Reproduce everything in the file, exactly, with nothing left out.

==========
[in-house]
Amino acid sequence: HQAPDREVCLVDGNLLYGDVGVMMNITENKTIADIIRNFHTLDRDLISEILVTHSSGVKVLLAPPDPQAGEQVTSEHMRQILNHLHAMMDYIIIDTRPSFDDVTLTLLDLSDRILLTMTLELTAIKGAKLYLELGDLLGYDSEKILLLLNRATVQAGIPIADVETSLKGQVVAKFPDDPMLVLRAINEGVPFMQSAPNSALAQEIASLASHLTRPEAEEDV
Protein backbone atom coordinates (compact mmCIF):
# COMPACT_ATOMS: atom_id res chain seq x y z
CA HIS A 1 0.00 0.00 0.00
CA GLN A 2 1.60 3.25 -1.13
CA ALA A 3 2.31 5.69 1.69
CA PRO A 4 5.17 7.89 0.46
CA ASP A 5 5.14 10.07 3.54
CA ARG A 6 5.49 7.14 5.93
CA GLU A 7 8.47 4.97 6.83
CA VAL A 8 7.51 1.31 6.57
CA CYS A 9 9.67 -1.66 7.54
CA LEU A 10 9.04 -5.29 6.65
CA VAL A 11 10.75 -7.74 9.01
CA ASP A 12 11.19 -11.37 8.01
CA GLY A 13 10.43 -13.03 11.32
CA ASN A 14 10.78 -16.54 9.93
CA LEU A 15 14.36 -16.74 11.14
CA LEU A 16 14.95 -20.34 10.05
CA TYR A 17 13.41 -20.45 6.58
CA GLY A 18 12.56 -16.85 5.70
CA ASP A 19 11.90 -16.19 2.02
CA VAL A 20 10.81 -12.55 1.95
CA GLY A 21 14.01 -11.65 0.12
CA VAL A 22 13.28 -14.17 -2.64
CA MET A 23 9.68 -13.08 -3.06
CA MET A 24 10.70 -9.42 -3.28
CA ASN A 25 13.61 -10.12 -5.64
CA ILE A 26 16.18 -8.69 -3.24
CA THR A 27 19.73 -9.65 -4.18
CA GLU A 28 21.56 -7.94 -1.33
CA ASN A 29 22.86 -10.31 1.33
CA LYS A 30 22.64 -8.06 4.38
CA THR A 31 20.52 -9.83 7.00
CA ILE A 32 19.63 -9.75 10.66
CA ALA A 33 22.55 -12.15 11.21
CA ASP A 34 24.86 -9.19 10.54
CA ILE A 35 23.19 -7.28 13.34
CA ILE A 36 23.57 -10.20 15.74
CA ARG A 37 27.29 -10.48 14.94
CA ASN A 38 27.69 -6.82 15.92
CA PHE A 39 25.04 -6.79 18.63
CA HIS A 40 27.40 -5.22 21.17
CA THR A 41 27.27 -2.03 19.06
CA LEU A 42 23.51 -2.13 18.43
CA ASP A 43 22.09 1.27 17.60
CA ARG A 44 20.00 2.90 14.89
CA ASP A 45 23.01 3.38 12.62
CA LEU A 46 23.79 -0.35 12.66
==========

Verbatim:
[in-house]
Amino acid sequence: HQAPDREVCLVDGNLLYGDVGVMMNITENKTIADIIRNFHTLDRDLISEILVTHSSGVKVLLAPPDPQAGEQVTSEHMRQILNHLHAMMDYIIIDTRPSFDDVTLTLLDLSDRILLTMTLELTAIKGAKLYLELGDLLGYDSEKILLLLNRATVQAGIPIADVETSLKGQVVAKFPDDPMLVLRAINEGVPFMQSAPNSALAQEIASLASHLTRPEAEEDV
Protein backbone atom coordinates (compact mmCIF):
# COMPACT_ATOMS: atom_id res chain seq x y z
CA HIS A 1 0.00 0.00 0.00
CA GLN A 2 1.60 3.25 -1.13
CA ALA A 3 2.31 5.69 1.69
CA PRO A 4 5.17 7.89 0.46
CA ASP A 5 5.14 10.07 3.54
CA ARG A 6 5.49 7.14 5.93
CA GLU A 7 8.47 4.97 6.83
CA VAL A 8 7.51 1.31 6.57
CA CYS A 9 9.67 -1.66 7.54
CA LEU A 10 9.04 -5.29 6.65
CA VAL A 11 10.75 -7.74 9.01
CA ASP A 12 11.19 -11.37 8.01
CA GLY A 13 10.43 -13.03 11.32
CA ASN A 14 10.78 -16.54 9.93
CA LEU A 15 14.36 -16.74 11.14
CA LEU A 16 14.95 -20.34 10.05
CA TYR A 17 13.41 -20.45 6.58
CA GLY A 18 12.56 -16.85 5.70
CA ASP A 19 11.90 -16.19 2.02
CA VAL A 20 10.81 -12.55 1.95
CA GLY A 21 14.01 -11.65 0.12
CA VAL A 22 13.28 -14.17 -2.64
CA MET A 23 9.68 -13.08 -3.06
CA MET A 24 10.70 -9.42 -3.28
CA ASN A 25 13.61 -10.12 -5.64
CA ILE A 26 16.18 -8.69 -3.24
CA THR A 27 19.73 -9.65 -4.18
CA GLU A 28 21.56 -7.94 -1.33
CA ASN A 29 22.86 -10.31 1.33
CA LYS A 30 22.64 -8.06 4.38
CA THR A 31 20.52 -9.83 7.00
CA ILE A 32 19.63 -9.75 10.66
CA ALA A 33 22.55 -12.15 11.21
CA ASP A 34 24.86 -9.19 10.54
CA ILE A 35 23.19 -7.28 13.34
CA ILE A 36 23.57 -10.20 15.74
CA ARG A 37 27.29 -10.48 14.94
CA ASN A 38 27.69 -6.82 15.92
CA PHE A 39 25.04 -6.79 18.63
CA HIS A 40 27.40 -5.22 21.17
CA THR A 41 27.27 -2.03 19.06
CA LEU A 42 23.51 -2.13 18.43
CA ASP A 43 22.09 1.27 17.60
CA ARG A 44 20.00 2.90 14.89
CA ASP A 45 23.01 3.38 12.62
CA LEU A 46 23.79 -0.35 12.66